A power source 806, such as, for example, one or more batteries, is also provided. The power source 806 is preferably designed so that the power source 806 does not need to be replaced for the life of the dispenser 802. The power source 806 is in circuit communication with voltage regulator circuitry (not shown). In some exemplary embodiments, voltage regulator circuitry (not shown) provides regulated power to processor 812, object sensor 814, and connector 808, which may be a communication port.

Processor 810 is in circuit communication with an object sensor 814 for detecting whether an object is present in the dispense area. Object sensor 814 may be any type of passive or active object sensor, such as, for example, an infrared sensor and detector, a proximity sensor, an imaging sensor, a thermal sensor or the like.

In addition, processor 812 is in circuit communication with actuator drive circuitry 818 (which includes may include a motor and gearing). Actuator drive circuitry 818 causes a motor and associated gearing (not shown) to operate a pump (not shown), such as, for example, the pump 204 shown in FIGS. 2 and 4).

Compliance module 850 includes a housing 852. Preferably housing 852 is configured to at least partially surround the compliance module circuitry described herein. In some embodiments, housing 852 entirely surrounds the module circuitry. In some embodiments, housing 852 prevents water, soap and sanitizer from contacting module circuitry. Compliance module 850 circuitry includes a processor 856. Processor 856 may be any type of processor, such as, for example, a microprocessor or microcontroller, discrete logic, such as an application specific integrated circuit (ASIC), other programmed logic device or the like as described above.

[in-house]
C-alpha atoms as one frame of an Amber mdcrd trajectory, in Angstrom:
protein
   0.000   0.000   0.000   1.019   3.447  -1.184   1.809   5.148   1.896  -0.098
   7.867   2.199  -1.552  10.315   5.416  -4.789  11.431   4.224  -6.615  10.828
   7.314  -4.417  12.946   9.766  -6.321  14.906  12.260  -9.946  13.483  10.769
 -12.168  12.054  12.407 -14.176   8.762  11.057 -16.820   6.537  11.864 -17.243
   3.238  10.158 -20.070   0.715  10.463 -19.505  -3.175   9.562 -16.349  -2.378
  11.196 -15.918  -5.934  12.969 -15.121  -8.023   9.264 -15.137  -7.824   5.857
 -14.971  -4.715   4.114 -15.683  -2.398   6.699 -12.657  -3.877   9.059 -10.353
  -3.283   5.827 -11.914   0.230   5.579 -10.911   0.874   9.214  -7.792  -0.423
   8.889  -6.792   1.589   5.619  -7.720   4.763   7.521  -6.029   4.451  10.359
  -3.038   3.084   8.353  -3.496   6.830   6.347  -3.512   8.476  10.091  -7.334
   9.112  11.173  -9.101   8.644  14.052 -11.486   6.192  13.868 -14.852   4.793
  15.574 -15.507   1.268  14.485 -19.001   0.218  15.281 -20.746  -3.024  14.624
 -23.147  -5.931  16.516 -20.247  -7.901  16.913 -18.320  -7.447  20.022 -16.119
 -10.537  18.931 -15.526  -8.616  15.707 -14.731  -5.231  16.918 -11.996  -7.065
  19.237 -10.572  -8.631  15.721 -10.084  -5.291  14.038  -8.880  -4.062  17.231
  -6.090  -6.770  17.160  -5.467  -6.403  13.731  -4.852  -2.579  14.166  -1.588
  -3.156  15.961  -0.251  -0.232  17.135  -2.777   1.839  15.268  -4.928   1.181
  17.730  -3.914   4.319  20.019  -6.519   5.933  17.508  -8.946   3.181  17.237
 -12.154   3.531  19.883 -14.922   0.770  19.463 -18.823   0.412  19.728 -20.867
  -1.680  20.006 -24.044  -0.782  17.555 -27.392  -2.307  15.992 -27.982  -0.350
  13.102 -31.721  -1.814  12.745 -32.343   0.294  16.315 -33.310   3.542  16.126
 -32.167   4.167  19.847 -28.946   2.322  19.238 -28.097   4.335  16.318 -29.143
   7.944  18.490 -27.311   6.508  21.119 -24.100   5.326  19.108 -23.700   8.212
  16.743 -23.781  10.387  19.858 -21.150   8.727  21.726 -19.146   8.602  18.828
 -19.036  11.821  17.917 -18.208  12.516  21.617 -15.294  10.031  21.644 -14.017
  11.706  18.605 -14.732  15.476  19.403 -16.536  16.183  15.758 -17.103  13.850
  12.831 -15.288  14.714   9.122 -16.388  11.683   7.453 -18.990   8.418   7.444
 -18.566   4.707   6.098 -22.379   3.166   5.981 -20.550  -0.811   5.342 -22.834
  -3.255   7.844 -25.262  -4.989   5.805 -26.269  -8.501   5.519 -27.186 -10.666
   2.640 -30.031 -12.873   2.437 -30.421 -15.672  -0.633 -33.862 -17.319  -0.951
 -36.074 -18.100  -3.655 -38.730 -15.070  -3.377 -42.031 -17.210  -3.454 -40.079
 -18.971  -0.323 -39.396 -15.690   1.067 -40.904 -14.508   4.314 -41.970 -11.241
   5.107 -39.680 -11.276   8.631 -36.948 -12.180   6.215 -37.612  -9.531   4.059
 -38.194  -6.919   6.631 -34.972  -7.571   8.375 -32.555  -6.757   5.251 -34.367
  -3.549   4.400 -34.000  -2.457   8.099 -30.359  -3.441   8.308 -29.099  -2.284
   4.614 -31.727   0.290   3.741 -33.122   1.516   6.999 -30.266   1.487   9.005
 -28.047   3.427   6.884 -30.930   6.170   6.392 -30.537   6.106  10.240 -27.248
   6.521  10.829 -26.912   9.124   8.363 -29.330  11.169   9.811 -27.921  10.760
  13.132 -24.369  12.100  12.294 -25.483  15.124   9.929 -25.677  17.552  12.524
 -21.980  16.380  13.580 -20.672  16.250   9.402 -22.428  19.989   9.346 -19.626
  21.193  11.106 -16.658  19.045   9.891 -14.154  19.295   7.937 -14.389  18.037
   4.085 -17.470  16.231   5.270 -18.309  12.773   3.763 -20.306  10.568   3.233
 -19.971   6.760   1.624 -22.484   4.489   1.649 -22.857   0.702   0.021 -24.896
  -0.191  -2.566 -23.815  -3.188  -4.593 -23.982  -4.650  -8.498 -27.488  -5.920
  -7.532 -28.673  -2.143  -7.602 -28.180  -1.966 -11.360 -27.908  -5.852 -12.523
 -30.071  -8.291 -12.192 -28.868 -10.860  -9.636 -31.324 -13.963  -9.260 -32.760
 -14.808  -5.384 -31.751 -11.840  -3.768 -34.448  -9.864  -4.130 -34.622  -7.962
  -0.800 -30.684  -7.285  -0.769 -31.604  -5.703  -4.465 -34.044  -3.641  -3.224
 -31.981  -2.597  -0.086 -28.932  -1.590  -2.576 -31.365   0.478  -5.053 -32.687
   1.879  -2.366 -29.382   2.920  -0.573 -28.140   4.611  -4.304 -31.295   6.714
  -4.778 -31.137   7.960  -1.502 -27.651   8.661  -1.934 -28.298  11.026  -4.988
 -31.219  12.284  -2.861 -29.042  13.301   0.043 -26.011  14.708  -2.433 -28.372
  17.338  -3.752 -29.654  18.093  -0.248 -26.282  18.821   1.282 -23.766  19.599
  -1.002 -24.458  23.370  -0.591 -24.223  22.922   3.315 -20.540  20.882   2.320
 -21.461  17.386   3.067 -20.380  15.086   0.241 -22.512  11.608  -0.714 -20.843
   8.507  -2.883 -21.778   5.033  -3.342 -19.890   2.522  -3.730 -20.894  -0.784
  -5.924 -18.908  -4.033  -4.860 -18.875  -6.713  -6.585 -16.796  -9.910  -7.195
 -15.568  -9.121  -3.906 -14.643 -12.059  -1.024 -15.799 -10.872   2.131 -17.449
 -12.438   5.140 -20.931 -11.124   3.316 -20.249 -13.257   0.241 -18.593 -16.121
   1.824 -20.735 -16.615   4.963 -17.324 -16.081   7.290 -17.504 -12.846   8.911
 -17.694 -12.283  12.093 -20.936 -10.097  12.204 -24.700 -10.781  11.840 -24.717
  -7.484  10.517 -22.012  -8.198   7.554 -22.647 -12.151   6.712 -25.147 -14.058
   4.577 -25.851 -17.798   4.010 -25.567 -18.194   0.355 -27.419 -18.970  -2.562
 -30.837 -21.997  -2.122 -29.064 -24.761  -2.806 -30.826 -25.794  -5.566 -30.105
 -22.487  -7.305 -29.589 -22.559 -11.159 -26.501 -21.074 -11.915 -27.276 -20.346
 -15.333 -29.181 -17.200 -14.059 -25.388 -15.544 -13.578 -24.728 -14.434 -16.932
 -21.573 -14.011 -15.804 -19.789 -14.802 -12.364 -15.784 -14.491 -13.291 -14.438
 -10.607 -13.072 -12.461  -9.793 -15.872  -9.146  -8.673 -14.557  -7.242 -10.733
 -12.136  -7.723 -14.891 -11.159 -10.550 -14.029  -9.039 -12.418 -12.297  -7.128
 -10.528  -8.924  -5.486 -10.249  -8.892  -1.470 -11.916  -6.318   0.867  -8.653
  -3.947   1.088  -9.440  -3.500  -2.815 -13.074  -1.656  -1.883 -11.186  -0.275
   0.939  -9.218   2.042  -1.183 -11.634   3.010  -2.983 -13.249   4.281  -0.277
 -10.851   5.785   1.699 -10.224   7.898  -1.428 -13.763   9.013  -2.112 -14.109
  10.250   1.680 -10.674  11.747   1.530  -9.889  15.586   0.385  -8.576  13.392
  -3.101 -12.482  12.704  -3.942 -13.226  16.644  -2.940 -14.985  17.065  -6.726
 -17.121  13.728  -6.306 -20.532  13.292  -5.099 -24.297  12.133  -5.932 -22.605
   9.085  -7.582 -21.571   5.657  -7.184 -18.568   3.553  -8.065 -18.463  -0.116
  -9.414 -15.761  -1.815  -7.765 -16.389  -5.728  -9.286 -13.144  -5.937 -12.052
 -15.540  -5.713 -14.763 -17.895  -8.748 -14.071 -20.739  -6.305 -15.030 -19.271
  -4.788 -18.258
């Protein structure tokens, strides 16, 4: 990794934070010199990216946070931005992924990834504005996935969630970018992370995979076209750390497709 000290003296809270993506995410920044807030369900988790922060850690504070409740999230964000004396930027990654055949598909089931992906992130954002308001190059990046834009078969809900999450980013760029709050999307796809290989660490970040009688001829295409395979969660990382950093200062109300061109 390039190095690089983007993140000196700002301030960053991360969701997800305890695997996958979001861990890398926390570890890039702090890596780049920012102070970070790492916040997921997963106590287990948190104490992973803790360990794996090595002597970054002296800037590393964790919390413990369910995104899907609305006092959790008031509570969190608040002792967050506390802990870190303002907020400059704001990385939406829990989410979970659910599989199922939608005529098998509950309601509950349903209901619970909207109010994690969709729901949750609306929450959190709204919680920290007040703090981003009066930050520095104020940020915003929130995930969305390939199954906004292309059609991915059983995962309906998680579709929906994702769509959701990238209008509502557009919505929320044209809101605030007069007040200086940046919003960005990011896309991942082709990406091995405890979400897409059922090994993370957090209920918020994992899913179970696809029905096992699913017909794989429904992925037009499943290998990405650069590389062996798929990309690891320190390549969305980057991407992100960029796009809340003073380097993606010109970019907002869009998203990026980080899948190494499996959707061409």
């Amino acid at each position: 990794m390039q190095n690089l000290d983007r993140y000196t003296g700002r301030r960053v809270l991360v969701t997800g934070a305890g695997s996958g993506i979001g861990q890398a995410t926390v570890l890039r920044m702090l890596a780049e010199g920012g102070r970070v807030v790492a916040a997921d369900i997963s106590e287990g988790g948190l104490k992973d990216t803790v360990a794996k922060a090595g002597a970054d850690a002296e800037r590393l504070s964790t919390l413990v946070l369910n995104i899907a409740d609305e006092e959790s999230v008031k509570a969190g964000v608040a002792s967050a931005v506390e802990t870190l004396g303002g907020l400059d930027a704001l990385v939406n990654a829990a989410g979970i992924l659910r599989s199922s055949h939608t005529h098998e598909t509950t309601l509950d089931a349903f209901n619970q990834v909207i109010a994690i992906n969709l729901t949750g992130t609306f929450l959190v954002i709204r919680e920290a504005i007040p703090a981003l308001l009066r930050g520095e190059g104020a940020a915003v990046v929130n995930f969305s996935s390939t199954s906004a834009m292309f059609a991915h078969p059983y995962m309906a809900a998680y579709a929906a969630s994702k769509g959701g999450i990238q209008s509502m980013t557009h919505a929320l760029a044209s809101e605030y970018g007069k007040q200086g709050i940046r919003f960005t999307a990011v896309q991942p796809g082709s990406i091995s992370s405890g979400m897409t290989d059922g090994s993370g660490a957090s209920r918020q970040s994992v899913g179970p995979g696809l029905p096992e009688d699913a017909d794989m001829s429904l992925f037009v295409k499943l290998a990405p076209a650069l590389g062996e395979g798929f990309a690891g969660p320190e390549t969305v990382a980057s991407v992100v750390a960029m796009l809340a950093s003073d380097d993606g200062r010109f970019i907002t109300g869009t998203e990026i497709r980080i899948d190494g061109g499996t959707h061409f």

Compliance module 850 includes memory 858 in circuit communications with processor 856. Memory 858 may be any type of memory, such as, for example, Random Access Memory (RAM); Read Only Memory (ROM); programmable read-only memory (PROM), electrically programmable read-only memory (EPROM), electrically erasable programmable read-only memory (EEPROM), flash, magnetic disk or tape, optically readable mediums including CD-ROM and DVD-ROM, or the like, or combinations of different types of memory. In some embodiments, the memory 858 is separate from the processor 856, and in some embodiments, the memory 858 resides on or within processor 856.